Mama, living on New York's Lower East Side in the 1930s with her husband and young daughter, is homesick for her native Italy. One summer day, to cheer her up, the family visits Coney Island, where the little girl wins a packet of seeds. Though the girl is disappointed in this less-than-hoped-for prize, she's astonished to discover that when the flowers eventually grow and proliferate, Mama's spirits bloom along with them. Soon the whole neighborhood is transformed by sky-blue bits of beauty; there are blossoms everywhere, and everyone's mood improves. Based on a true episode when residents of a Lower East Side neighborhood dressed up their bleak homes and lives with morning glories, the tale is as fragile as a flower; this Monday will likely be forgotten by Tuesday. However, Kovalski's muted art makes the time and place come alive, her tenement neighborhoods bustle with energy and appeal, and her characters' faces are most expressive. (Picture book. 4-7)Read full book review >
Released: Nov. 1, 2001

At one time, the Lower East Side of New York City was said to have greater population density than any other city on earth. It was here, 97 Orchard Street, a five-story walk-up tenement built by German immigrant Lucas Glockner in 1864, that generations of immigrants settled. The place has been preserved since owners in 1935 closed it down to avoid bringing it up to housing code. Now it is the Lower East Side Tenement Museum, open for guided tours, providing glimpses into the crowded and uncomfortable condition of the tenants who came from many nations but all of whom were poor. The lives of those people and the history of the house and the area have been traced by historians working for the museum. Granfield provides necessary backgrounds to introduce each section with lengthy captions accompanying contemporary b&w photographs, as well as archival ones, maps, and portraits of the area creating a picture of the house, its tenants, and its neighborhood. At times, the author imagines conversations between people long gone and who surely left no record of these talks. Identifying dates of photos in the captions would have strengthened this considerably. The reader who needs more information will have to look elsewhere. (For instance, the word "steerage" is poorly explained and there is no mention of who protected the newcomers or that the tenants had to provide their own stoves.) A stronger, more complete text would provide more sympathy and understanding of the difficult lives for poor people, most of whom were newly arrived in the US. But many will find the biographies of their grandparents and great-grandparents in this study. (Nonfiction. 9-11)Read full book review >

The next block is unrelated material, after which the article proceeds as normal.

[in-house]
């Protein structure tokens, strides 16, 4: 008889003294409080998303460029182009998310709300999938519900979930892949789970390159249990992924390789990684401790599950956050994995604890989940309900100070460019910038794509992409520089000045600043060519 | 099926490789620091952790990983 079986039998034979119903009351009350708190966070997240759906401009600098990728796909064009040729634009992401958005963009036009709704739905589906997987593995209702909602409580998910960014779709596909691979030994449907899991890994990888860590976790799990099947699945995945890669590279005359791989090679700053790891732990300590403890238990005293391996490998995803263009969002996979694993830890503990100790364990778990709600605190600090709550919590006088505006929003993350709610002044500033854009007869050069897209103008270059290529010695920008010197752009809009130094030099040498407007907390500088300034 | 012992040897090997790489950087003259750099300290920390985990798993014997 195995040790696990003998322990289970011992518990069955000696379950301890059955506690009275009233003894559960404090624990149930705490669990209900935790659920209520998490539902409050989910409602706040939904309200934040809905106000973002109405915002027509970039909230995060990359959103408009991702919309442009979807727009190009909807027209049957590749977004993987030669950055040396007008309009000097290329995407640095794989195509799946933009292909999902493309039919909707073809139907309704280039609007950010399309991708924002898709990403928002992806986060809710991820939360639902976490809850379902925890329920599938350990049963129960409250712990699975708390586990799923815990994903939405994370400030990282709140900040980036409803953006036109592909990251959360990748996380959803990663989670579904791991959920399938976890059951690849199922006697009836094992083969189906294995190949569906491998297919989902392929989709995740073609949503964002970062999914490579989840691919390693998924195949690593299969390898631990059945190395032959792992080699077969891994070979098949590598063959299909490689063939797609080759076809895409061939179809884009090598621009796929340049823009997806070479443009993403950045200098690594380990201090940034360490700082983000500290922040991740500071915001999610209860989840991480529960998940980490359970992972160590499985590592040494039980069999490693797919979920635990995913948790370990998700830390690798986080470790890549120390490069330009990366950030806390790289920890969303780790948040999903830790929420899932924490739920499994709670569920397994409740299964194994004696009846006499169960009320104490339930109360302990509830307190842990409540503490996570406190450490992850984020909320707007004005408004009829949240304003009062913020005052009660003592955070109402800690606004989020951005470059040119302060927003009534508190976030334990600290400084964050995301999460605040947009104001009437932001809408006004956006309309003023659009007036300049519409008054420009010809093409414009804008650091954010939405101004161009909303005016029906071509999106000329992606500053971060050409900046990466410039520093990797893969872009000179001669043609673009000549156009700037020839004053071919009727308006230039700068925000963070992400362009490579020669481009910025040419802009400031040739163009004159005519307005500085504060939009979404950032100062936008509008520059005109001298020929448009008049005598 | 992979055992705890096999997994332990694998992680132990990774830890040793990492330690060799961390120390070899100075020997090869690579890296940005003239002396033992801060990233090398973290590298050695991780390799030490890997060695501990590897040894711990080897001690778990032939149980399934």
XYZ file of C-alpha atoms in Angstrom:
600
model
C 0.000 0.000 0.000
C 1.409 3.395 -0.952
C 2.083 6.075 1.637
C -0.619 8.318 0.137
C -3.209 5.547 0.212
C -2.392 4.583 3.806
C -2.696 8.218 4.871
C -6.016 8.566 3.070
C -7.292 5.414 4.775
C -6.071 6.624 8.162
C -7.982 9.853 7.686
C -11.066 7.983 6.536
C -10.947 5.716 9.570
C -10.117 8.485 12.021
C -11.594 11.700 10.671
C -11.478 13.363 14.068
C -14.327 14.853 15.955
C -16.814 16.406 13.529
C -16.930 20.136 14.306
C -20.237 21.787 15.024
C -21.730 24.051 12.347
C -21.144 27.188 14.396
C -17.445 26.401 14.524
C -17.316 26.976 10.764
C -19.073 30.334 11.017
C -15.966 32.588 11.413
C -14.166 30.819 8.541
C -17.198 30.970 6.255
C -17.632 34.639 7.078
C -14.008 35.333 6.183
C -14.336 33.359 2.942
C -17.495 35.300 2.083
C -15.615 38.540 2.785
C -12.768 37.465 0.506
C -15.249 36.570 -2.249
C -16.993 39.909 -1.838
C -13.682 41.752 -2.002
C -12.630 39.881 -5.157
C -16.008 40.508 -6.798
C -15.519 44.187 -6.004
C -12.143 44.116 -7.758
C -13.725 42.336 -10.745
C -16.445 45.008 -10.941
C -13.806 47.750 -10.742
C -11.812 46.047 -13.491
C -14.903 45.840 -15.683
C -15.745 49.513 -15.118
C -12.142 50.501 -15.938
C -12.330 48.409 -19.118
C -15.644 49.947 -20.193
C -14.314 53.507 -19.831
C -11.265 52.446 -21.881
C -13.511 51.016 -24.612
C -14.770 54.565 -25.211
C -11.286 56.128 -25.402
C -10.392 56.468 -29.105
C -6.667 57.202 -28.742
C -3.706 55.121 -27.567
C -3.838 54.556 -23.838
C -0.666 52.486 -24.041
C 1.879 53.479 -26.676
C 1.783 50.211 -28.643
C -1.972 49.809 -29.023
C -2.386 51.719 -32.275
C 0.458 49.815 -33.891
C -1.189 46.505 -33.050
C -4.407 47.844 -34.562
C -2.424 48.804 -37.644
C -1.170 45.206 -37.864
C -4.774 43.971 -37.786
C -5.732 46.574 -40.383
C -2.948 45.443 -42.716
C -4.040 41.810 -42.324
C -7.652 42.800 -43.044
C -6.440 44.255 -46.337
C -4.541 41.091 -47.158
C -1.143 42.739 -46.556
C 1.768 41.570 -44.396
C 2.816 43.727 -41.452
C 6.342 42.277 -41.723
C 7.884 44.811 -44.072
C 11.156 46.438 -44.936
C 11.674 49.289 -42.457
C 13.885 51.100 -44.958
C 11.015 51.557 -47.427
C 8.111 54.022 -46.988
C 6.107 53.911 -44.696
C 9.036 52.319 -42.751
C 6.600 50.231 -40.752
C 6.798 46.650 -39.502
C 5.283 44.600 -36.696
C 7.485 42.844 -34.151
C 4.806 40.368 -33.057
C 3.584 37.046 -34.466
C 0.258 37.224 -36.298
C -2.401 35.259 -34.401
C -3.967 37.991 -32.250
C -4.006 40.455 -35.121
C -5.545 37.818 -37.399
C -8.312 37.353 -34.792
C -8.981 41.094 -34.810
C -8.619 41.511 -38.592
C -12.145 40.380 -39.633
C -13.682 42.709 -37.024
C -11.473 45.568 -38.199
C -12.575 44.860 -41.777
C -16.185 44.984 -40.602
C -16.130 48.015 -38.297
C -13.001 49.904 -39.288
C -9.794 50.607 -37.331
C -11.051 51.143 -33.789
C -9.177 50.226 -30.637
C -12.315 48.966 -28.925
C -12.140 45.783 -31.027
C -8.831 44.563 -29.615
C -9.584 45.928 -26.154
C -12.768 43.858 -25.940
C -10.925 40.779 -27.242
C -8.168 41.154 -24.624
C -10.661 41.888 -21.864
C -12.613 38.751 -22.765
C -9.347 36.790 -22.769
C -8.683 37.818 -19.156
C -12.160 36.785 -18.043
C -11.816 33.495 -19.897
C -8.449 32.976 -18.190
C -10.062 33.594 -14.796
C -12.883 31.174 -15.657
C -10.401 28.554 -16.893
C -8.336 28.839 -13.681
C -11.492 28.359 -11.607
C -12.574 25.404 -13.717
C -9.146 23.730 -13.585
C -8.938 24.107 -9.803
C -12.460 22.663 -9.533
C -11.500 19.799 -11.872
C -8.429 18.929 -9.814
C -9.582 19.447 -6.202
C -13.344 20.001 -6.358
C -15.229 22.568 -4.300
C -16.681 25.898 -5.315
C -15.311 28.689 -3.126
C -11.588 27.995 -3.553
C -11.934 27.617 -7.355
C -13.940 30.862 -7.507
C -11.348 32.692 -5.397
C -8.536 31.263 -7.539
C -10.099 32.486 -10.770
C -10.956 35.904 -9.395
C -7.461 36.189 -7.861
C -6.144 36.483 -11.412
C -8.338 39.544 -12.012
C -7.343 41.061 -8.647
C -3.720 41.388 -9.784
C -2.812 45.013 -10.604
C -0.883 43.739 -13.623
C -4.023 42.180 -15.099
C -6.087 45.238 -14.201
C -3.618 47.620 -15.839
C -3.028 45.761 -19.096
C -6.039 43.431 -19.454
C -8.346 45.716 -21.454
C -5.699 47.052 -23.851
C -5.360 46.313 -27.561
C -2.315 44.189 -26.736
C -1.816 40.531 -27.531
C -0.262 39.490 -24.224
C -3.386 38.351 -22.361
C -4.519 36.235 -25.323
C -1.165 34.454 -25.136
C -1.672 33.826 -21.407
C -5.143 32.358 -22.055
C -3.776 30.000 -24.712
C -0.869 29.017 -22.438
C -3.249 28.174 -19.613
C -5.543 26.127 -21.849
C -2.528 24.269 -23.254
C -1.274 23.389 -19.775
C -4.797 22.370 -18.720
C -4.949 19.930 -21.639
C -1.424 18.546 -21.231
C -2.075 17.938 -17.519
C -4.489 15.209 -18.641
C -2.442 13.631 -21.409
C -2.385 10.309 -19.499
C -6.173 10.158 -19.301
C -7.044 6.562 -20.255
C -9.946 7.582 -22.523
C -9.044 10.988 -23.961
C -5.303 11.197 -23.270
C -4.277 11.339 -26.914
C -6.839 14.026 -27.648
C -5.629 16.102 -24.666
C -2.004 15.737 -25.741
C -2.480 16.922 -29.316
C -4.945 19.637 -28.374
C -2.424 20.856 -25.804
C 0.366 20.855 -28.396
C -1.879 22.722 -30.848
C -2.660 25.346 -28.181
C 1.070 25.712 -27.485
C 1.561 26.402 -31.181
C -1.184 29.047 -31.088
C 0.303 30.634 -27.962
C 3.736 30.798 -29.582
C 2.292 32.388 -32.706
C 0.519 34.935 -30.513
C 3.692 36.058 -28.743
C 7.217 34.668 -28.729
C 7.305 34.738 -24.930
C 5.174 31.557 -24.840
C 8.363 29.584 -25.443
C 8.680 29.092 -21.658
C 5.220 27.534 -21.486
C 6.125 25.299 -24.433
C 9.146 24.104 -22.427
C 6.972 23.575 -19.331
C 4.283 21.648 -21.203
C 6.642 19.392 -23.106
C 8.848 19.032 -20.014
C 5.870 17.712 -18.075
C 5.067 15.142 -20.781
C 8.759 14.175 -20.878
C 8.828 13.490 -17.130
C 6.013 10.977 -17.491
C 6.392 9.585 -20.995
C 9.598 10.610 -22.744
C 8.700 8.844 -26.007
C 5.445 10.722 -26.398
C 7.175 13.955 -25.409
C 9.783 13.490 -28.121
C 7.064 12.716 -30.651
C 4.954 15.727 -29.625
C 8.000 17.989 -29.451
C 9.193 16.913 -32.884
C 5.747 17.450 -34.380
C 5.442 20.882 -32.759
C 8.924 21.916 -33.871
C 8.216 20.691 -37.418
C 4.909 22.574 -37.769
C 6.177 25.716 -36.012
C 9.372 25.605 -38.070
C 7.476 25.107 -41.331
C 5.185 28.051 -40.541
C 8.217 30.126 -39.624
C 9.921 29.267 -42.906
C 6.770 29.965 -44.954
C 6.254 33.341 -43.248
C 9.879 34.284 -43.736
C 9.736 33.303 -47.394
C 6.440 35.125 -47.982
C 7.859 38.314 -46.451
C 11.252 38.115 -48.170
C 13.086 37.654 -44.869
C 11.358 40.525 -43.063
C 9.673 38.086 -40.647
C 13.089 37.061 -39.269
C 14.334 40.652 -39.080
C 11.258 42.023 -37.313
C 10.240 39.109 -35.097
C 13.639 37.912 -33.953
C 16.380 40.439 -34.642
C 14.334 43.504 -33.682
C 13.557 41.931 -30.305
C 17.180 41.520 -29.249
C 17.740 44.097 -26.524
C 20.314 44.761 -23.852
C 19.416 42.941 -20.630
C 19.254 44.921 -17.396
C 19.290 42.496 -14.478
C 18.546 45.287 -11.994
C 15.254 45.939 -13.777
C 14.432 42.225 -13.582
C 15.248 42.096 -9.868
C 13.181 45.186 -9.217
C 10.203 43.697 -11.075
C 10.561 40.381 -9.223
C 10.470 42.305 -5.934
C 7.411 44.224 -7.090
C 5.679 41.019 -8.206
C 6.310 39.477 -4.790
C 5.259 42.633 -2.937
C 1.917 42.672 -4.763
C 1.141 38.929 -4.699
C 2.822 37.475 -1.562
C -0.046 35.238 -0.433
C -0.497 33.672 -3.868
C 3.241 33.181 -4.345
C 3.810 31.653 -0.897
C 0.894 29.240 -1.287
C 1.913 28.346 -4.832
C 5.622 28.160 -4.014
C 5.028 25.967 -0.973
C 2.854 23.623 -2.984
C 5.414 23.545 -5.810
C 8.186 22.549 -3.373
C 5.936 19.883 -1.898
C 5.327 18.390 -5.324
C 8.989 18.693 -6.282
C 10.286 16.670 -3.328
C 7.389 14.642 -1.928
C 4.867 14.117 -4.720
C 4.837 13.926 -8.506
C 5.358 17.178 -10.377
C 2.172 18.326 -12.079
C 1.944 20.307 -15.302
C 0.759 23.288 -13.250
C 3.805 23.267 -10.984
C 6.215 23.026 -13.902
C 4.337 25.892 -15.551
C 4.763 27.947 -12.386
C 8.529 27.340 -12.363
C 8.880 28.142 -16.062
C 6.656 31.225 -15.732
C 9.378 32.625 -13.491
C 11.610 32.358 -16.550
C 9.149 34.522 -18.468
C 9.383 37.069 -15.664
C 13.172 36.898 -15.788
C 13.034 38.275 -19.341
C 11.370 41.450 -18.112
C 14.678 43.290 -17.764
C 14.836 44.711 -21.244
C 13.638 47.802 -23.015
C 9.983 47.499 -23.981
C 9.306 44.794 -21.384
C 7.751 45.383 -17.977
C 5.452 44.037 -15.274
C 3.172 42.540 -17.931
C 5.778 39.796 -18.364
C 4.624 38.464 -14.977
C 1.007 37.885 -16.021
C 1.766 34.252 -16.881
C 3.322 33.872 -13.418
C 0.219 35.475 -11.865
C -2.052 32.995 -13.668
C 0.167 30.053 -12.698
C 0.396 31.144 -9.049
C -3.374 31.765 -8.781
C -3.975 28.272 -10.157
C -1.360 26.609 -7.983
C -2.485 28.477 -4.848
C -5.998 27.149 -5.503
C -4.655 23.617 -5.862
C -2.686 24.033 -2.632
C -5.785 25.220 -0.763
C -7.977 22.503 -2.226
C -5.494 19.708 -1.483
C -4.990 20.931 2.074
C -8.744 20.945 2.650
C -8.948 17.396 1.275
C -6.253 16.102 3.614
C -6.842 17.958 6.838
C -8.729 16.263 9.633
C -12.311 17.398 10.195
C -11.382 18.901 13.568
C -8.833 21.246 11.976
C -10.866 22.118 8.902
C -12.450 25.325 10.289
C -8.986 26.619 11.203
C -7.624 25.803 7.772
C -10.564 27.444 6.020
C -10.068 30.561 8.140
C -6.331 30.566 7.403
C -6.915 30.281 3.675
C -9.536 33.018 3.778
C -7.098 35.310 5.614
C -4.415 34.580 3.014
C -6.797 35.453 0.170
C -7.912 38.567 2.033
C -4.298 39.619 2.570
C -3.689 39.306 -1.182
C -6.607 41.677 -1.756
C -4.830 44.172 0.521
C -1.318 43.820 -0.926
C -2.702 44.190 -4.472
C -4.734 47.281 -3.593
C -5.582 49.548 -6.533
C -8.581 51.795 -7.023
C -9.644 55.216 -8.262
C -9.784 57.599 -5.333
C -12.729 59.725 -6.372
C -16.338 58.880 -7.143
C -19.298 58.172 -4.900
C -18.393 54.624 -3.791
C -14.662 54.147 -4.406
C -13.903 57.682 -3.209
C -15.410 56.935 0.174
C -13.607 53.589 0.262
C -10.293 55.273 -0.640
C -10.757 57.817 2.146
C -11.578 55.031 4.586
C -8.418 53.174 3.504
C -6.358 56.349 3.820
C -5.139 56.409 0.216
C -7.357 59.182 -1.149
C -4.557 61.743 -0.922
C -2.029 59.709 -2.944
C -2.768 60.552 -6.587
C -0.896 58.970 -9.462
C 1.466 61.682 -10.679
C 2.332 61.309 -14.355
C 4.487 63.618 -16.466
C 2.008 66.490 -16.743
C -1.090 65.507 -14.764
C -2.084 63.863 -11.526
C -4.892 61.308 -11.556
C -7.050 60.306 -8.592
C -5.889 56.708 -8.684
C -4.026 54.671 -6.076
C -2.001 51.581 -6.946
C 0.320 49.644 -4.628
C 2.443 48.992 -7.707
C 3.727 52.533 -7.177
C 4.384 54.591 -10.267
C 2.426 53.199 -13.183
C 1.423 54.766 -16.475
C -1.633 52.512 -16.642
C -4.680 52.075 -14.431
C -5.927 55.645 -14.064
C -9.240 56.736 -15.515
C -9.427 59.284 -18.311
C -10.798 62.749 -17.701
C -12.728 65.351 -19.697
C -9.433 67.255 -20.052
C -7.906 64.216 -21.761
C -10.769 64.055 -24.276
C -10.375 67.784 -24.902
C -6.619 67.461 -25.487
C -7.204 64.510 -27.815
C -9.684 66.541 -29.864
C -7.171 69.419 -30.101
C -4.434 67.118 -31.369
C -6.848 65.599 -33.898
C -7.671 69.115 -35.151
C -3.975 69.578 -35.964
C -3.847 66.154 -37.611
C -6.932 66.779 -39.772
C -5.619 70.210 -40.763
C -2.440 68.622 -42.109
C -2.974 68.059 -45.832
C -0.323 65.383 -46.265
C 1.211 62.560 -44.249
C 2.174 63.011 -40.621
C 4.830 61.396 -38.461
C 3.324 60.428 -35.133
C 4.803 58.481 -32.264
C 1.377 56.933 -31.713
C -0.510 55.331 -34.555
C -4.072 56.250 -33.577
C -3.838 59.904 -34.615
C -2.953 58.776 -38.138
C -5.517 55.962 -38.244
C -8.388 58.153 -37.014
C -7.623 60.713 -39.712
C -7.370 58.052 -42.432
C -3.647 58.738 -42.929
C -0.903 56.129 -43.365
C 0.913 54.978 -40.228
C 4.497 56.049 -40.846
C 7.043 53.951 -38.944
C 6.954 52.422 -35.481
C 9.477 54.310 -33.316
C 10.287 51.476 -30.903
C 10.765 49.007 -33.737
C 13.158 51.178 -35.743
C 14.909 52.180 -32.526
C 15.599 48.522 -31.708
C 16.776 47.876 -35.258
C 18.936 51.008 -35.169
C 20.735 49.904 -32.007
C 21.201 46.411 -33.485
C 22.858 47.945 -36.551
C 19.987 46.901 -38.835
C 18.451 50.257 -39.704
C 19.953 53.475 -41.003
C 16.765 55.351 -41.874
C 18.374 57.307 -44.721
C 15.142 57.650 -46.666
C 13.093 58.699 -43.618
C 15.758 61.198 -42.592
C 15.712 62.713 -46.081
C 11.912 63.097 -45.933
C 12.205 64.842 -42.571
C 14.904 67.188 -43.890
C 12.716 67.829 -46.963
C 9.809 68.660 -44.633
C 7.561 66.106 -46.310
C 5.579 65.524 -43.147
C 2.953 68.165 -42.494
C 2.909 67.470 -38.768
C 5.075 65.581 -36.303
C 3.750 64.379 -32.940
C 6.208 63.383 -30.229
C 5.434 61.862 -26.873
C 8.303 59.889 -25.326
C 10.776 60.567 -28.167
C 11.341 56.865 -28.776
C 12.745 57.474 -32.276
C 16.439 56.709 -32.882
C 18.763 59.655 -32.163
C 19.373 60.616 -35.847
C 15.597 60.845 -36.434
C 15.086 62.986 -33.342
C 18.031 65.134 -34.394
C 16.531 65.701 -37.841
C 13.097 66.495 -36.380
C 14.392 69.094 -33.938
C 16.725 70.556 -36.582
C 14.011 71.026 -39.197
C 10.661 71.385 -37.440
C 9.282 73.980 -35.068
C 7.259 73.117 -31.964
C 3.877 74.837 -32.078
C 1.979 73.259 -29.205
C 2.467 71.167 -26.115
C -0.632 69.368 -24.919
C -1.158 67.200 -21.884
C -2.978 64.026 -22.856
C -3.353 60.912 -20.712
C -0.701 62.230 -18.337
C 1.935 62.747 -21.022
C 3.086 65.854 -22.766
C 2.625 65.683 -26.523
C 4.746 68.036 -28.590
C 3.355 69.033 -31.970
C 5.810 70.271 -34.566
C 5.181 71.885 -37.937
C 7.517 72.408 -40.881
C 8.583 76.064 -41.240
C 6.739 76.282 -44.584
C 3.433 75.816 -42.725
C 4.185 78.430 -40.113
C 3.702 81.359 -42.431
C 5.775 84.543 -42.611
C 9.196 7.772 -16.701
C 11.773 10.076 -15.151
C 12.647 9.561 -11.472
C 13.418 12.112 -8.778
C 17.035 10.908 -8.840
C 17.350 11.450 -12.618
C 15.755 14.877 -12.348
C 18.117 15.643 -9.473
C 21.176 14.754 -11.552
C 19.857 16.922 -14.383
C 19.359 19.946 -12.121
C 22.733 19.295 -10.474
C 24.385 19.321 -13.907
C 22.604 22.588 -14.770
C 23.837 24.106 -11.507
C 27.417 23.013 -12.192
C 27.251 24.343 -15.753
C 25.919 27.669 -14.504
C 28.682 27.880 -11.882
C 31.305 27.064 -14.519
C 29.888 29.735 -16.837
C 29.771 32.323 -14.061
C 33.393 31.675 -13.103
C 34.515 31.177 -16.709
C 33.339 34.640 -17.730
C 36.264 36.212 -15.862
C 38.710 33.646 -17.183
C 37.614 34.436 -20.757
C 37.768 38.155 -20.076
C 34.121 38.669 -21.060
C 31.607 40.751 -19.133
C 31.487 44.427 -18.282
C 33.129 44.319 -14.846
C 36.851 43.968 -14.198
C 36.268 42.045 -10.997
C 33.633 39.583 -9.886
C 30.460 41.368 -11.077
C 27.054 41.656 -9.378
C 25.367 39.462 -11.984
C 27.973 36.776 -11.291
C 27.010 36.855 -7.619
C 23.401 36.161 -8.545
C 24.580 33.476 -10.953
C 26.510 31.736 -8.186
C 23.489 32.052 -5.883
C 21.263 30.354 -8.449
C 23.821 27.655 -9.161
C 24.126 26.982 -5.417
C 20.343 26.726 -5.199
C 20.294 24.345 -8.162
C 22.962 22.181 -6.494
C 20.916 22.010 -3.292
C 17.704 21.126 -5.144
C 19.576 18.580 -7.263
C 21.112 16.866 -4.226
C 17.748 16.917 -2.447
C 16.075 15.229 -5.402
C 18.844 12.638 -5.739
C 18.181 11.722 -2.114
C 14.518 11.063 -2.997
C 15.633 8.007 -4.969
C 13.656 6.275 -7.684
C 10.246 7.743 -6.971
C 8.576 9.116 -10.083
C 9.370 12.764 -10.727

Released: Aug. 1, 1999

A rollicking cross country sprint with their energetic grandmother leads siblings Ruthie and Joe and their friend to a wondrous discovery. Spying Granny Annie racing past, the children abandon their pursuits to join the chase; intrigued by her cryptic refrain—"Can't be late. Catching something. Something great"—the children speculate as to her goal. Heightening their interest is the fact that each time Granny Annie is about to explain where she is headed, she is interrupted and consequently distracted by a giant sneeze. Alda (Arlene Alda's 1 2 3, 1998, etc.) gives the tale an upbeat tempo, right to the surprising destination—at land's end overlooking an ocean sunset—that provides a foil to the chase. The loveliness of the setting sun overcomes the children's initial disappointment, providing them and readers with a reminder of the joy found in simple things. Aldridge's watercolors, done in shimmering golden hues, illuminate the beauty of an autumn sunset; she also includes whimsical elements for astute observers. (Picture book. 4-8) Read full book review >
Released: Oct. 1, 1994

The concept is simple: Each animal on the farm, as it wakes up, rouses its neighbor, until, finally, the boy of the house rises and begins his day. But this interdependence is not supported by the photographs, which emphasize the cuteness of each animal rather than its place in the community. The photos by themselves are gorgeous, but they serve no narrative function. And Alda (Sheep, Sheep, Sheep, Help Me Fall Asleep, not reviewed) is better with lens than with pen. Her verse is unremarkable at best. ``The cat meowed and purred a lot./She woke a boy whose name was Scott./Scottie said, `What made me wake?/I'd like more sleep, for goodness' sake.' '' Without any serious attempt at integrating its elements, this book is no reason to jump out of bed. (Fiction/Picture book. 3-7) Read full book review >